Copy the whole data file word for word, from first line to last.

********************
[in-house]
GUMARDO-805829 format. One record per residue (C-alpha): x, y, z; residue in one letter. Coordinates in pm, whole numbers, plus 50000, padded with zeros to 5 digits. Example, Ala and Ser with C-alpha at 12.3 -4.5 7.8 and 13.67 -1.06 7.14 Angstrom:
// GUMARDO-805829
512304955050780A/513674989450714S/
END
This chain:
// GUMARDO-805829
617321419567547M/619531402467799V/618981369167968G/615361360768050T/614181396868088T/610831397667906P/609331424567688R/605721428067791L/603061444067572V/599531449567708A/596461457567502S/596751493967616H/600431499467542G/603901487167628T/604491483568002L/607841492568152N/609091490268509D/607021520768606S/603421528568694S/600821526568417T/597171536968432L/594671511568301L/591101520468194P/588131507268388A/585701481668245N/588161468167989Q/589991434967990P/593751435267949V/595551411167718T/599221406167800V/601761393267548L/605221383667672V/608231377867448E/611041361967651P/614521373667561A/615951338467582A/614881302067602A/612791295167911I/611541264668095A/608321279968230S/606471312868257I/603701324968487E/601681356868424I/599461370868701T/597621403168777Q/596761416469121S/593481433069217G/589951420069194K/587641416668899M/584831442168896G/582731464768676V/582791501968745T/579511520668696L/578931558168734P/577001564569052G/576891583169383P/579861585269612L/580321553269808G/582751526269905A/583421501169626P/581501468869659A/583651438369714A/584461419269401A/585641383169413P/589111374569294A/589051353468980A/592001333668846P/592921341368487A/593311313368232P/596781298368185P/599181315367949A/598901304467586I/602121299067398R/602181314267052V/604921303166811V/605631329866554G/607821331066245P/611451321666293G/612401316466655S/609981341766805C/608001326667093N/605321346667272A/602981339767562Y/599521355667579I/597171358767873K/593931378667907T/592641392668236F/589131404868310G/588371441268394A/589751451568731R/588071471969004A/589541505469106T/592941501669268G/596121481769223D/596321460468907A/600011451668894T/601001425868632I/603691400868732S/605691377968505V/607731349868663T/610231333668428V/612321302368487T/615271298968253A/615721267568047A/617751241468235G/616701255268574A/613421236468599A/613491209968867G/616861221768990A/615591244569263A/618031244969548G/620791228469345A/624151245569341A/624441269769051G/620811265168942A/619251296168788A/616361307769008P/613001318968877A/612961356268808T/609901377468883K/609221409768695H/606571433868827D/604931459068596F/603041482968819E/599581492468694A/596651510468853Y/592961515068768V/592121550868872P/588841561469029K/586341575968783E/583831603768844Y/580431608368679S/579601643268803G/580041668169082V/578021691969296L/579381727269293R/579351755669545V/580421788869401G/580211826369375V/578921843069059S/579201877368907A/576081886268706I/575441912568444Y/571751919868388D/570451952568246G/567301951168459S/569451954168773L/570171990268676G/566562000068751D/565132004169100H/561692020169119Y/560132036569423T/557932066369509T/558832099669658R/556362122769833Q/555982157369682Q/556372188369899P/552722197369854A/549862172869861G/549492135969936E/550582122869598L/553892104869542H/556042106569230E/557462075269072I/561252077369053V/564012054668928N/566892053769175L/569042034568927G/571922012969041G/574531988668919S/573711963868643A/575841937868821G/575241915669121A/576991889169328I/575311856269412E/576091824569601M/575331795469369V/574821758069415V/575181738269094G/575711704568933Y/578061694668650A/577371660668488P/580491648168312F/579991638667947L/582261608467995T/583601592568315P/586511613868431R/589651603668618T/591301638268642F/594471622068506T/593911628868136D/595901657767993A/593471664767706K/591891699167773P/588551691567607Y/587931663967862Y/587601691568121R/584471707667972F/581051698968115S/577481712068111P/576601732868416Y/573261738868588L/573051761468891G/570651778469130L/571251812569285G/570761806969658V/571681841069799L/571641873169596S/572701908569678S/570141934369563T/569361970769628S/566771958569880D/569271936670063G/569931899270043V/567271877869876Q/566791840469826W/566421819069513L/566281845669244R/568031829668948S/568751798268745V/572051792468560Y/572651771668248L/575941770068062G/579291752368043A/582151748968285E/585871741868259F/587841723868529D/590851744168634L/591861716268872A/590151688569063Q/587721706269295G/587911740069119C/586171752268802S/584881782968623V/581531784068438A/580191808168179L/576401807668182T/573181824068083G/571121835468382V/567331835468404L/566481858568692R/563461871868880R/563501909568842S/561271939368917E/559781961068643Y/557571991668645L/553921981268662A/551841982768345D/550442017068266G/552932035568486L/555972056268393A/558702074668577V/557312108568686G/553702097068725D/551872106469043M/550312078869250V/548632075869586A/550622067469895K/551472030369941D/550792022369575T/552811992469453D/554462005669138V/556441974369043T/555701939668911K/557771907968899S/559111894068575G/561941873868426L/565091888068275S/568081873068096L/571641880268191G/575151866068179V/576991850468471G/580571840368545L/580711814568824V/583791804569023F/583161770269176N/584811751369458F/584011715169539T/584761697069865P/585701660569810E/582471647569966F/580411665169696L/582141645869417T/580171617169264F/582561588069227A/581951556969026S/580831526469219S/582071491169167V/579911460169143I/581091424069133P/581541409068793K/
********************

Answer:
[in-house]
GUMARDO-805829 format. One record per residue (C-alpha): x, y, z; residue in one letter. Coordinates in pm, whole numbers, plus 50000, padded with zeros to 5 digits. Example, Ala and Ser with C-alpha at 12.3 -4.5 7.8 and 13.67 -1.06 7.14 Angstrom:
// GUMARDO-805829
512304955050780A/513674989450714S/
END
This chain:
// GUMARDO-805829
617321419567547M/619531402467799V/618981369167968G/615361360768050T/614181396868088T/610831397667906P/609331424567688R/605721428067791L/603061444067572V/599531449567708A/596461457567502S/596751493967616H/600431499467542G/603901487167628T/604491483568002L/607841492568152N/609091490268509D/607021520768606S/603421528568694S/600821526568417T/597171536968432L/594671511568301L/591101520468194P/588131507268388A/585701481668245N/588161468167989Q/589991434967990P/593751435267949V/595551411167718T/599221406167800V/601761393267548L/605221383667672V/608231377867448E/611041361967651P/614521373667561A/615951338467582A/614881302067602A/612791295167911I/611541264668095A/608321279968230S/606471312868257I/603701324968487E/601681356868424I/599461370868701T/597621403168777Q/596761416469121S/593481433069217G/589951420069194K/587641416668899M/584831442168896G/582731464768676V/582791501968745T/579511520668696L/578931558168734P/577001564569052G/576891583169383P/579861585269612L/580321553269808G/582751526269905A/583421501169626P/581501468869659A/583651438369714A/584461419269401A/585641383169413P/589111374569294A/589051353468980A/592001333668846P/592921341368487A/593311313368232P/596781298368185P/599181315367949A/598901304467586I/602121299067398R/602181314267052V/604921303166811V/605631329866554G/607821331066245P/611451321666293G/612401316466655S/609981341766805C/608001326667093N/605321346667272A/602981339767562Y/599521355667579I/597171358767873K/593931378667907T/592641392668236F/589131404868310G/588371441268394A/589751451568731R/588071471969004A/589541505469106T/592941501669268G/596121481769223D/596321460468907A/600011451668894T/601001425868632I/603691400868732S/605691377968505V/607731349868663T/610231333668428V/612321302368487T/615271298968253A/615721267568047A/617751241468235G/616701255268574A/613421236468599A/613491209968867G/616861221768990A/615591244569263A/618031244969548G/620791228469345A/624151245569341A/624441269769051G/620811265168942A/619251296168788A/616361307769008P/613001318968877A/612961356268808T/609901377468883K/609221409768695H/606571433868827D/604931459068596F/603041482968819E/599581492468694A/596651510468853Y/592961515068768V/592121550868872P/588841561469029K/586341575968783E/583831603768844Y/580431608368679S/579601643268803G/580041668169082V/578021691969296L/579381727269293R/579351755669545V/580421788869401G/580211826369375V/578921843069059S/579201877368907A/576081886268706I/575441912568444Y/571751919868388D/570451952568246G/567301951168459S/569451954168773L/570171990268676G/566562000068751D/565132004169100H/561692020169119Y/560132036569423T/557932066369509T/558832099669658R/556362122769833Q/555982157369682Q/556372188369899P/552722197369854A/549862172869861G/549492135969936E/550582122869598L/553892104869542H/556042106569230E/557462075269072I/561252077369053V/564012054668928N/566892053769175L/569042034568927G/571922012969041G/574531988668919S/573711963868643A/575841937868821G/575241915669121A/576991889169328I/575311856269412E/576091824569601M/575331795469369V/574821758069415V/575181738269094G/575711704568933Y/578061694668650A/577371660668488P/580491648168312F/579991638667947L/582261608467995T/583601592568315P/586511613868431R/589651603668618T/591301638268642F/594471622068506T/593911628868136D/595901657767993A/593471664767706K/591891699167773P/588551691567607Y/587931663967862Y/587601691568121R/584471707667972F/581051698968115S/577481712068111P/576601732868416Y/573261738868588L/573051761468891G/570651778469130L/571251812569285G/570761806969658V/571681841069799L/571641873169596S/572701908569678S/570141934369563T/569361970769628S/566771958569880D/569271936670063G/569931899270043V/567271877869876Q/566791840469826W/566421819069513L/566281845669244R/568031829668948S/568751798268745V/572051792468560Y/572651771668248L/575941770068062G/579291752368043A/582151748968285E/585871741868259F/587841723868529D/590851744168634L/591861716268872A/590151688569063Q/587721706269295G/587911740069119C/586171752268802S/584881782968623V/581531784068438A/580191808168179L/576401807668182T/573181824068083G/571121835468382V/567331835468404L/566481858568692R/563461871868880R/563501909568842S/561271939368917E/559781961068643Y/557571991668645L/553921981268662A/551841982768345D/550442017068266G/552932035568486L/555972056268393A/558702074668577V/557312108568686G/553702097068725D/551872106469043M/550312078869250V/548632075869586A/550622067469895K/551472030369941D/550792022369575T/552811992469453D/554462005669138V/556441974369043T/555701939668911K/557771907968899S/559111894068575G/561941873868426L/565091888068275S/568081873068096L/571641880268191G/575151866068179V/576991850468471G/580571840368545L/580711814568824V/583791804569023F/583161770269176N/584811751369458F/584011715169539T/584761697069865P/585701660569810E/582471647569966F/580411665169696L/582141645869417T/580171617169264F/582561588069227A/581951556969026S/580831526469219S/582071491169167V/579911460169143I/581091424069133P/581541409068793K/